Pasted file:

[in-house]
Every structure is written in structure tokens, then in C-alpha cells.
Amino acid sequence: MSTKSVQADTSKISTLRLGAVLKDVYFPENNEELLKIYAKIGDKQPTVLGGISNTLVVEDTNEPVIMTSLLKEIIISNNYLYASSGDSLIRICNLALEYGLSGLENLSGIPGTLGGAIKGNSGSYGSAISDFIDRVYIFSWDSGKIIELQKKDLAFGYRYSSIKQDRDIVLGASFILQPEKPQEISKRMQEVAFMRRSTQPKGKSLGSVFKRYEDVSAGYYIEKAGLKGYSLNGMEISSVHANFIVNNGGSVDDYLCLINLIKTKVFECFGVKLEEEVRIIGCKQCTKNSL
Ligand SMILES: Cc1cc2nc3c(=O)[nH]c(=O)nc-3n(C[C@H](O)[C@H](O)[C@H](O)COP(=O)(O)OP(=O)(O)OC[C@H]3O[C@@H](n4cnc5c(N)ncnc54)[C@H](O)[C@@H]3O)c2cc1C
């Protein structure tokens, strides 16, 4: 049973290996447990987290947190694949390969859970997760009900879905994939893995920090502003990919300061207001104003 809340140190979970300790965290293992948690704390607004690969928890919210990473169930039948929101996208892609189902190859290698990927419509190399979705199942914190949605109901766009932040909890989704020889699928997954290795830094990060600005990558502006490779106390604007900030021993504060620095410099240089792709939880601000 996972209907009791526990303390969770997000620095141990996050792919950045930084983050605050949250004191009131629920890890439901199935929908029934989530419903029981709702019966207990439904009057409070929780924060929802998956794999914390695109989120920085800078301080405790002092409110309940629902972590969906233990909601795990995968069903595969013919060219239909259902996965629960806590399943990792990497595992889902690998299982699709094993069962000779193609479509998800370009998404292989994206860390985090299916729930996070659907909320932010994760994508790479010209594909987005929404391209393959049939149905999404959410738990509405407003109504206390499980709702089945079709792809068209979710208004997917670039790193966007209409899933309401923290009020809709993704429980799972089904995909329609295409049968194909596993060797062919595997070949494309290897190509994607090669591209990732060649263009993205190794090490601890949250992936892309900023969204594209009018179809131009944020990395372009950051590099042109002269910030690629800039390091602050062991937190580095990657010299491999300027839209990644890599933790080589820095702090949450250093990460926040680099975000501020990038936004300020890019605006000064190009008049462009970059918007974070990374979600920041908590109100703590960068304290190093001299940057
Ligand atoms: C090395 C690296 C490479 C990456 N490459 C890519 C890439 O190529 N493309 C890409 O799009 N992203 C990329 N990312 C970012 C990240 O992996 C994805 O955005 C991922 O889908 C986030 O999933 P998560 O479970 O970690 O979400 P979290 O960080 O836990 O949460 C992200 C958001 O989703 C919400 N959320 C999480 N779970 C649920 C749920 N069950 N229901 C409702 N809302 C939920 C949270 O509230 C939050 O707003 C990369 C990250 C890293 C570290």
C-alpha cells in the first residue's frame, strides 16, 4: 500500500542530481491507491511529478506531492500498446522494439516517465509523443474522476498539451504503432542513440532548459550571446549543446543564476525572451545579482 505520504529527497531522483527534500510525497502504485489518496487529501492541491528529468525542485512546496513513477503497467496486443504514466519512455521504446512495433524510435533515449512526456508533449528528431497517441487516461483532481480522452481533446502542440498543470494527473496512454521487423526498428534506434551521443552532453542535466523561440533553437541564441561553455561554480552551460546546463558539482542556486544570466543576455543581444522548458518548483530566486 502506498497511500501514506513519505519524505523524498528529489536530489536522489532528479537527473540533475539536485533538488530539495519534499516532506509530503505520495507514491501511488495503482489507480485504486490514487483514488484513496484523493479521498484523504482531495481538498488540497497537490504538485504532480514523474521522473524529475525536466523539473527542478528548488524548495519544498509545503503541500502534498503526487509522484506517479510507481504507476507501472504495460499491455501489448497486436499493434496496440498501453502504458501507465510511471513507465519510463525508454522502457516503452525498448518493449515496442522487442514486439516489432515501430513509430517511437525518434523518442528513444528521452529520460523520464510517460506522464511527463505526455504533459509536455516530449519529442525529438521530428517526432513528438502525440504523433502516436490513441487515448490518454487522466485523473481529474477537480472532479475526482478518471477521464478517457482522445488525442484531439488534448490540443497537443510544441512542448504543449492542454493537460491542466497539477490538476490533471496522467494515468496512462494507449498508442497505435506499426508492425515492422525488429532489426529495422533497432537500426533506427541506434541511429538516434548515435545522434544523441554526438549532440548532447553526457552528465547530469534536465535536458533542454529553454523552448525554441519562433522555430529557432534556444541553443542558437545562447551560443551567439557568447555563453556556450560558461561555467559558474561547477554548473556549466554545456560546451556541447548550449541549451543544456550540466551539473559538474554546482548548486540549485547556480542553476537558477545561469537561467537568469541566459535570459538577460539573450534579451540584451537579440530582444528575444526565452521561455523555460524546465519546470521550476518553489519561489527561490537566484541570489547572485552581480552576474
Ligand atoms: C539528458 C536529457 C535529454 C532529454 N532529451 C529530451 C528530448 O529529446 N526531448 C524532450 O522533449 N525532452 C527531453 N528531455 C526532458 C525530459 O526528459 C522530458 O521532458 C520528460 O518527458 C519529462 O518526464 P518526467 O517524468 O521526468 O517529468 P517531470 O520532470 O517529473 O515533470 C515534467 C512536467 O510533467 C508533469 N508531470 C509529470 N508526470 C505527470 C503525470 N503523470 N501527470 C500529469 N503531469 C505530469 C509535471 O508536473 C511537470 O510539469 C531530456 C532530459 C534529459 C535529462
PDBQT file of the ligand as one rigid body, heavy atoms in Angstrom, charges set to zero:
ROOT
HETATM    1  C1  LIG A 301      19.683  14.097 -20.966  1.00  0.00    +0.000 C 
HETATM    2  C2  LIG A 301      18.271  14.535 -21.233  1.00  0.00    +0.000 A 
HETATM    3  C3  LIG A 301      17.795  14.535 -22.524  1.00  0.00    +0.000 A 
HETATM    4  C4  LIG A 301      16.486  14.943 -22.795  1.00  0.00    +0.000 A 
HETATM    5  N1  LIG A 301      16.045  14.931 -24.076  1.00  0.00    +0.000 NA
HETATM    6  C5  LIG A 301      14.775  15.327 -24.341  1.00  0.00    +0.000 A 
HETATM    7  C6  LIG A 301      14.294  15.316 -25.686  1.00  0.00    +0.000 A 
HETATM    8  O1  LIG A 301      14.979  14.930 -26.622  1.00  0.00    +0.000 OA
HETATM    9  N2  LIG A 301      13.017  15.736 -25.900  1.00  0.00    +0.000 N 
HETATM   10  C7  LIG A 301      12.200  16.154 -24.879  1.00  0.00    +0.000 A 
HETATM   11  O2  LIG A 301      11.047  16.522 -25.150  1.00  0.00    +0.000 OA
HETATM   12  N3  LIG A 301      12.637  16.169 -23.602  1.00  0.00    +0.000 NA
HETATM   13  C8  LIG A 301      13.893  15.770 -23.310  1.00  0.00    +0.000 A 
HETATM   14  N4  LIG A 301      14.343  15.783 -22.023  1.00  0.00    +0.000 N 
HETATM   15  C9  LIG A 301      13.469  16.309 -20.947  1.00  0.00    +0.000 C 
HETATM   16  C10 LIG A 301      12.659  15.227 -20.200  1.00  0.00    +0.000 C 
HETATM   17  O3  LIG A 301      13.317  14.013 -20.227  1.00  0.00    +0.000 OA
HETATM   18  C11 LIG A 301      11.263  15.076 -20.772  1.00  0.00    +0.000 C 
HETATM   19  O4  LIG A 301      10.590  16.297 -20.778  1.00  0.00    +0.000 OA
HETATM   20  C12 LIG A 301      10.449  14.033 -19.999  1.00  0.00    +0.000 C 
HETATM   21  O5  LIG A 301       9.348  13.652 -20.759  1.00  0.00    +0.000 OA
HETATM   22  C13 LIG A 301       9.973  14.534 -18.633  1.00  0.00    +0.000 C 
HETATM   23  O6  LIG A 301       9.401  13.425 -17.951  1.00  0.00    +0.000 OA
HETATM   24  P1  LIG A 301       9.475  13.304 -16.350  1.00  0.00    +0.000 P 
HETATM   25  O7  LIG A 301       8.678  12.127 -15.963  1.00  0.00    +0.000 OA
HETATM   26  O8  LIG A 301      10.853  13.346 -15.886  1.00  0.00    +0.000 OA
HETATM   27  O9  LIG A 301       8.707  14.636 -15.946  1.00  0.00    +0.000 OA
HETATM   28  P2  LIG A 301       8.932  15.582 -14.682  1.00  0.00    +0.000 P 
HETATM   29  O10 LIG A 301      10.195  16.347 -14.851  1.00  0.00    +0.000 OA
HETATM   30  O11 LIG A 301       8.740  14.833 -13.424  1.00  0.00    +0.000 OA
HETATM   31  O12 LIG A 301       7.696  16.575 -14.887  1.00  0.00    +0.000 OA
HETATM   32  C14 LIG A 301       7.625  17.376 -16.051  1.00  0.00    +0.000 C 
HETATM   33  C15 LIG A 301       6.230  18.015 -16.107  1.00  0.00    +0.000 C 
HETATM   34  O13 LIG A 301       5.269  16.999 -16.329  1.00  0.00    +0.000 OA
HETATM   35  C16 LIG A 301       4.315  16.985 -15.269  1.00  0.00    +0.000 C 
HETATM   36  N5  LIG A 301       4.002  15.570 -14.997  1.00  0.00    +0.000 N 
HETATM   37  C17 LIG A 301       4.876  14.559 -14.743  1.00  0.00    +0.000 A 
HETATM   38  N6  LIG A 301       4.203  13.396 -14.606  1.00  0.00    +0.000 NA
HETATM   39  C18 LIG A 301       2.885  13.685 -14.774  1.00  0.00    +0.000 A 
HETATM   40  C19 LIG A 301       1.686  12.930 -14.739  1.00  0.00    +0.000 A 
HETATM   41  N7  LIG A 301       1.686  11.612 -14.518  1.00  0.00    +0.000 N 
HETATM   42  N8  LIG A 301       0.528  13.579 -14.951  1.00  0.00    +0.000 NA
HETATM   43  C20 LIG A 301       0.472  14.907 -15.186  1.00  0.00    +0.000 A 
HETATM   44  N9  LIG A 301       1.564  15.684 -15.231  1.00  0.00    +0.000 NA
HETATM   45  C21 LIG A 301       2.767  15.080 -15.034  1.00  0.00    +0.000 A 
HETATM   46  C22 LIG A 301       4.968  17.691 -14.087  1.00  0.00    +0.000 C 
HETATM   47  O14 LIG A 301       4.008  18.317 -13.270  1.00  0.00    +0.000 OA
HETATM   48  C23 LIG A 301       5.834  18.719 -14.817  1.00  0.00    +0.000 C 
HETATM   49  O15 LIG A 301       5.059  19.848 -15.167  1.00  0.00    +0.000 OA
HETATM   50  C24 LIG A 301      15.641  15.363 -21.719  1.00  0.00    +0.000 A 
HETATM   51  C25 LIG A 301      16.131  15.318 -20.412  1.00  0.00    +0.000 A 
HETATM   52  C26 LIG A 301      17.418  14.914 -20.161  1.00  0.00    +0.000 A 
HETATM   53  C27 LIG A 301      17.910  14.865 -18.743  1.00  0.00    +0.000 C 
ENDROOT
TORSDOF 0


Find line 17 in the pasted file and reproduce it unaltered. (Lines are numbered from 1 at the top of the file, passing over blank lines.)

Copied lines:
HETATM    7  C6  LIG A 301      14.294  15.316 -25.686  1.00  0.00    +0.000 A 